Ghazaryan initially aspired to become a painter like his father, who taught many of the notable Armenian painters of the 20th century, but ultimately fell in love with architecture and earned a degree in the subject from Yerevan State Polytechnic University in 1976.
Throughout his career as an architect, Ghazaryan participated in numerous projects. He was employed by the ARMSTATE Project Institute, which undertook numerous projects. He was appointed head architect of the Dzoragyugh Ethnographic District Project, the first of its kind in the Soviet Union, in 1983. The project was run by the Department of Preservation and Restoration of Historical Monuments. The Sergei Parajanov Museum would eventually be incorporated into the Dzoragyugh Ethnographic District Project.
Collages by Sergei Parajanov were brought to Yerevan in 1988 by photographer and director of the Folk Art Museum Zaven Sargsyan, who later took over as head of the Sergei Parajanov Museum. These collages were made by Parajanov when he was imprisoned and are credited with saving his life. Ghazaryan was among the numerous Armenians and foreign guests who came to see the show.
Ghazaryan and numerous other artists, including Sargsyan and Grigor Khanjyan, thought that Parajanov needed a home-museum. Ghazaryan had the concept for a site in the Dzoragyugh Ethnographic District after seeing the exhibit at the Folk Art Museum.
This notion was communicated by Ghazaryan to Khanjyan, Karen Demerdjian’s informal fine art advisor and the curator of the Dzoragyugh Ethnographic District Project. Khanjyan traveled to Demerdjian and asked him to provide Parajanov the half-completed cliffside structure in Dzoragyugh as a house-museum.
“Demerdjian agreed, and the decision was made. After that, Parajanov’s other artwork was brought from Tbilisi [to Yerevan] overnight. It was a major project. We were rushing for that building to be given to him because Parajanov was already sick.” – ,” said Ghazaryan.
At the time, Parajanov was diabetically sick, his health was deteriorating, and he frequently had trouble walking.
The first time Ghazaryan saw Parajanov was in front of the future house-museum. Ghazaryan felt as if he had met Parajanov long ago when he first watched Shadows of Forgotten Ancestors on television, despite the fact that this was their first encounter in person.
“My impression of him had already been formed 20 years ago when I was a teenager,” recalled Ghazaryan. “For me, he was a spring of pride, an Armenian and a great artist. The most important element was that even though he had done so much work and had so much knowledge, he had no arrogance whatsoever.”
They took a tour of the building together as Ghazaryan described his plans for the building, which included for a place for a living area, a museum, and an art studio.
“I was anxiously waiting to hear what he had to say. I asked, ‘What would you advise us to do better?’ He said, ‘Continue like this. Whatever you have done is good.’”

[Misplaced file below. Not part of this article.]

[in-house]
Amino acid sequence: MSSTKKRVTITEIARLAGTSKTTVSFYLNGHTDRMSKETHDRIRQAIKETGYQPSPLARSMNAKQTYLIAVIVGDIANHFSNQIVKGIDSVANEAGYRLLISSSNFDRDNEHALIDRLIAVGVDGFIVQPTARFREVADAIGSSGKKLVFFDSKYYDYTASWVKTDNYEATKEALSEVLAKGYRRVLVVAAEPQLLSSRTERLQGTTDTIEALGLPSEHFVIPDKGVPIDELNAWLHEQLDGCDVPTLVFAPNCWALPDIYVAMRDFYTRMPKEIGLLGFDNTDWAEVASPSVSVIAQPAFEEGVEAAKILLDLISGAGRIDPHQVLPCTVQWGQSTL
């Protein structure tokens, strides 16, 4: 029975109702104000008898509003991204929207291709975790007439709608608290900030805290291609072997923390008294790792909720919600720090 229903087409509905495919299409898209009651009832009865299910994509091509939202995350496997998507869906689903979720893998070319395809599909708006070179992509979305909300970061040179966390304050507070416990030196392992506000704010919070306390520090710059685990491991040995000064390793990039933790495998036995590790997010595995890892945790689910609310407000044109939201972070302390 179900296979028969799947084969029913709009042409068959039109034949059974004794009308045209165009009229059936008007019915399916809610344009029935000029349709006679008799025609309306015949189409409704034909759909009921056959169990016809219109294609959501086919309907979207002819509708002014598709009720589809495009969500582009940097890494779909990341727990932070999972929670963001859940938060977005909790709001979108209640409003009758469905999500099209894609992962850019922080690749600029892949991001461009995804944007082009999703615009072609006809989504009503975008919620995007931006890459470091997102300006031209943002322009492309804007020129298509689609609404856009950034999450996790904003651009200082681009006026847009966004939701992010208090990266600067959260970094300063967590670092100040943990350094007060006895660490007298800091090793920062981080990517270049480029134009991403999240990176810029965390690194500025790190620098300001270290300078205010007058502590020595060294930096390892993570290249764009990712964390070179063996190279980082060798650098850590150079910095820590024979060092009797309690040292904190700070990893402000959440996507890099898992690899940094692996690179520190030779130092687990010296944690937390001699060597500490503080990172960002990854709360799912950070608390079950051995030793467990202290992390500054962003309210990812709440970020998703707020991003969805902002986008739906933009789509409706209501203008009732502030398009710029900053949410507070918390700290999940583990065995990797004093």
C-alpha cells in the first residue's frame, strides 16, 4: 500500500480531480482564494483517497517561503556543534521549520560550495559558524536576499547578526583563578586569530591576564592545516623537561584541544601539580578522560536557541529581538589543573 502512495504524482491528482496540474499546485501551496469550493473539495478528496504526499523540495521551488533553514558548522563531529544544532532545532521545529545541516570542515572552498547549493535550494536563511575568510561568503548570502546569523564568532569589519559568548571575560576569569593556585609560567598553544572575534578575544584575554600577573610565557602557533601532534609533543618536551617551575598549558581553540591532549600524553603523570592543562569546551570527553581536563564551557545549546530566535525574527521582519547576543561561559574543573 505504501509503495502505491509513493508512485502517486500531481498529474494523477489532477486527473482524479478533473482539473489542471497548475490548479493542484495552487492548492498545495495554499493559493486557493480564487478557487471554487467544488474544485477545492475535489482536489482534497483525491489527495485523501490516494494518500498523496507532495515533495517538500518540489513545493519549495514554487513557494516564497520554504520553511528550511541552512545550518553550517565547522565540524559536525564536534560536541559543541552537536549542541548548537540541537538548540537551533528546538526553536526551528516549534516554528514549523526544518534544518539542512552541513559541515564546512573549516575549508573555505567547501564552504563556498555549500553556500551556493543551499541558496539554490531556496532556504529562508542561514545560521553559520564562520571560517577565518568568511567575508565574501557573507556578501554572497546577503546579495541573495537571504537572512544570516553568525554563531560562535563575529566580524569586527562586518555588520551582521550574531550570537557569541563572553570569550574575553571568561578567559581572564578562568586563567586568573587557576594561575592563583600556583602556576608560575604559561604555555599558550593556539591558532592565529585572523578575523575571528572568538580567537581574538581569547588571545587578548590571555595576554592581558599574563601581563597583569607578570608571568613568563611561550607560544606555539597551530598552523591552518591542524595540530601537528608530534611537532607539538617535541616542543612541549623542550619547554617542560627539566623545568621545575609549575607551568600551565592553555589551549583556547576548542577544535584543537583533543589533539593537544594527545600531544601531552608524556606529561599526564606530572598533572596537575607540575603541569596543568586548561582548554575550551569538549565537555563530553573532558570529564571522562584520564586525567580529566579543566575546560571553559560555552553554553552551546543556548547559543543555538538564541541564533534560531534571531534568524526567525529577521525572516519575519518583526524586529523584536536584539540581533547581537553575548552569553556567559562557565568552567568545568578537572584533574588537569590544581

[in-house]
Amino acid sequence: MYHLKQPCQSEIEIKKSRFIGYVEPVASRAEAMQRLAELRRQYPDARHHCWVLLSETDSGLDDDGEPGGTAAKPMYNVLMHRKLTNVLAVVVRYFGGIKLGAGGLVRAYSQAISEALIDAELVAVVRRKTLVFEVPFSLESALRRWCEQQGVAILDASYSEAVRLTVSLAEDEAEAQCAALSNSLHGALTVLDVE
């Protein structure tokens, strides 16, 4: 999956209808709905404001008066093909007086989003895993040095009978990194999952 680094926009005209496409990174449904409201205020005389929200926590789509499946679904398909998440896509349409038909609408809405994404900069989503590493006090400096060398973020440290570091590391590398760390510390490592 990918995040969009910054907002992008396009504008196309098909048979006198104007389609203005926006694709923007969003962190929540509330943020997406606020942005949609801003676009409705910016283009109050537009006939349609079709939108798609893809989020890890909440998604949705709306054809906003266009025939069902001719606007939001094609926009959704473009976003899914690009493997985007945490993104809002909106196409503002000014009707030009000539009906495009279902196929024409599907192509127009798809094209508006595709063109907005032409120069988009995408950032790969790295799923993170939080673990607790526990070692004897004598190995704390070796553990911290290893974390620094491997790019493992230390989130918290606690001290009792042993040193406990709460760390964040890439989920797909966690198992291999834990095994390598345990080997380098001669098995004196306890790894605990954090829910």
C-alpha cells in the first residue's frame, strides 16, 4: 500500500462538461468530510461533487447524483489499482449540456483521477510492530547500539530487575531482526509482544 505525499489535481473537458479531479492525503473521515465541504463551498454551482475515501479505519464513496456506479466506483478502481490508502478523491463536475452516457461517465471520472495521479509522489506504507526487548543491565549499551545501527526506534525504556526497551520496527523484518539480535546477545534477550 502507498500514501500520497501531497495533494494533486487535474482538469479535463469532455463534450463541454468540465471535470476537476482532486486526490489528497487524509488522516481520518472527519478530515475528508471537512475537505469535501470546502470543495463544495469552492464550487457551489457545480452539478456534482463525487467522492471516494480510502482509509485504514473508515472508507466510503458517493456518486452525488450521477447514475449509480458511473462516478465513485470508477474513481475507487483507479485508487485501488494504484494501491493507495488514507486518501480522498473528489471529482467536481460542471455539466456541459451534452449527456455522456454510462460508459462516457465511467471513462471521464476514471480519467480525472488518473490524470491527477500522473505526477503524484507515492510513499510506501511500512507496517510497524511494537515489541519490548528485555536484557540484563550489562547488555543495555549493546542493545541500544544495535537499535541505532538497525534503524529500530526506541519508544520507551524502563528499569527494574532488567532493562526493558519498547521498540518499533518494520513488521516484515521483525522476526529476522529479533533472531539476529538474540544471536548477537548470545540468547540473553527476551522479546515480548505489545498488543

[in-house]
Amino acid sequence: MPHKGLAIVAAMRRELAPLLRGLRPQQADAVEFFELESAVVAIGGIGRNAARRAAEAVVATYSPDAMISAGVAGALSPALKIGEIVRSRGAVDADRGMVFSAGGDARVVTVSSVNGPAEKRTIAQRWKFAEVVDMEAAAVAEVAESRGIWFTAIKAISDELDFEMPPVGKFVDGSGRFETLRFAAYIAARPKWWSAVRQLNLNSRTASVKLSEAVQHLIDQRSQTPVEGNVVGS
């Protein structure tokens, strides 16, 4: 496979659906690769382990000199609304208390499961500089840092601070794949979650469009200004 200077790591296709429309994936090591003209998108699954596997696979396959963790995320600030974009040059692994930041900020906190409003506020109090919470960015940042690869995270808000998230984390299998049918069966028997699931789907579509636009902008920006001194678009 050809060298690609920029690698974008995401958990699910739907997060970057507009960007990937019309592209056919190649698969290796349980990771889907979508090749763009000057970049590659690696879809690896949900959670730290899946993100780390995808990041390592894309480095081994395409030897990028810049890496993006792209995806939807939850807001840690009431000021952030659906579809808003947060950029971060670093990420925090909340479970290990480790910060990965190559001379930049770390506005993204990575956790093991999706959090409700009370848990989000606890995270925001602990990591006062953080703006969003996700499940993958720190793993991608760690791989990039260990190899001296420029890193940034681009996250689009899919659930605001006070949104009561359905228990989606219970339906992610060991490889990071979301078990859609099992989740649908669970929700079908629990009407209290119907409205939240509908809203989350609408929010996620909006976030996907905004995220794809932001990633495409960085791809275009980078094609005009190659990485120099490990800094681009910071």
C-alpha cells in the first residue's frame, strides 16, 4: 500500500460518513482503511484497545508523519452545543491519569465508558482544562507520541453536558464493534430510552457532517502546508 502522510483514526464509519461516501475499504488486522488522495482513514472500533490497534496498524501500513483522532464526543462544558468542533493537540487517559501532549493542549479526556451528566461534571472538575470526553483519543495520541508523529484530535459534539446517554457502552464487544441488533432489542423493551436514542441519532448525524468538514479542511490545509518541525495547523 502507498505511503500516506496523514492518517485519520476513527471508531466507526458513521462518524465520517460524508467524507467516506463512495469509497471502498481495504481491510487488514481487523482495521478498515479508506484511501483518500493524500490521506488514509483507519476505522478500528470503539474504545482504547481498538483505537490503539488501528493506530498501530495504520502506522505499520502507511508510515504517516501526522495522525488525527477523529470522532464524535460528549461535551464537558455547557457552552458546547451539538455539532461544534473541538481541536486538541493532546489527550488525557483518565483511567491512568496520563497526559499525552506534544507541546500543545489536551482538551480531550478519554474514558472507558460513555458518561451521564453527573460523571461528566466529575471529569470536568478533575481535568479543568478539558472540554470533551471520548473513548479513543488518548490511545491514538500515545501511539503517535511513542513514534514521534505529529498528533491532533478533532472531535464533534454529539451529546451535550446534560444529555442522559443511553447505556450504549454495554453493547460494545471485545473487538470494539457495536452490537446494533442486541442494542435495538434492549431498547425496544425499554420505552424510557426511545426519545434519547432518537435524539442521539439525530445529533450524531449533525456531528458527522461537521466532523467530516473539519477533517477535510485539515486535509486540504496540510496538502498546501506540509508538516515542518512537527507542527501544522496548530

In 1988 saw the start of building as well as the Karabakh movement. After then, everything started to become challenging.
“But in every situation, Karen Demerdjian, Grigor Khanjyan and city hall were doing everything so that construction could continue. It was going very slowly. Then construction stopped, not because of the movement, but because there was a complaint written to Moscow by a nearby tenant.”
There have been complaints that the building is out of code and upsetting the neighborhood. Construction was put off until the middle of 1989 while Ghazaryan and his team tried to win back approval and demonstrate that they were in fact abiding by all applicable standards.
“We were rushing. We all understood that we had to be quick so that he could live there at least one day for it to become a house-museum.”
Because Parajanov had been diagnosed with lung cancer in 1989 and his health was deteriorating quickly, everyone working on the project was pressed for time. That same year in Moscow, he underwent a pneumonectomy, or lung removal surgery, but regrettably, his health did not get better. Despite this, he continued to be active, even making a trip to Germany in 1990 to accept an award and share the news about the opening of his house-museum and studio.
He arrived to Yerevan on July 17, 1990, and was sent to the hospital after becoming seriously ill.
“The last time I saw him was in the hospital. In three days, he died…on July 20,” shared Ghazaryan.
Parajanov was a well-liked director, artist, and advocate for creative freedom. His work has even influenced American pop culture and continues to inspire people today. He was never allowed to live in the museum and never got to see it come to fruition. The museum is not regarded as a house-museum as a result. A year after his passing, in the summer of 1991, the museum was formally opened.
“Parajanov would go in and out of the museum during its construction,” said Ghazaryan. “His energy remained in the museum. That is why the museum lives on today.”
Ghazaryan said, “We didn’t speak. We just looked at each other. Before he died, he kept saying over and over again ‘I will live in Dzoragyugh.’ I told him very quietly, ‘Dzoragyugh is waiting for you.’”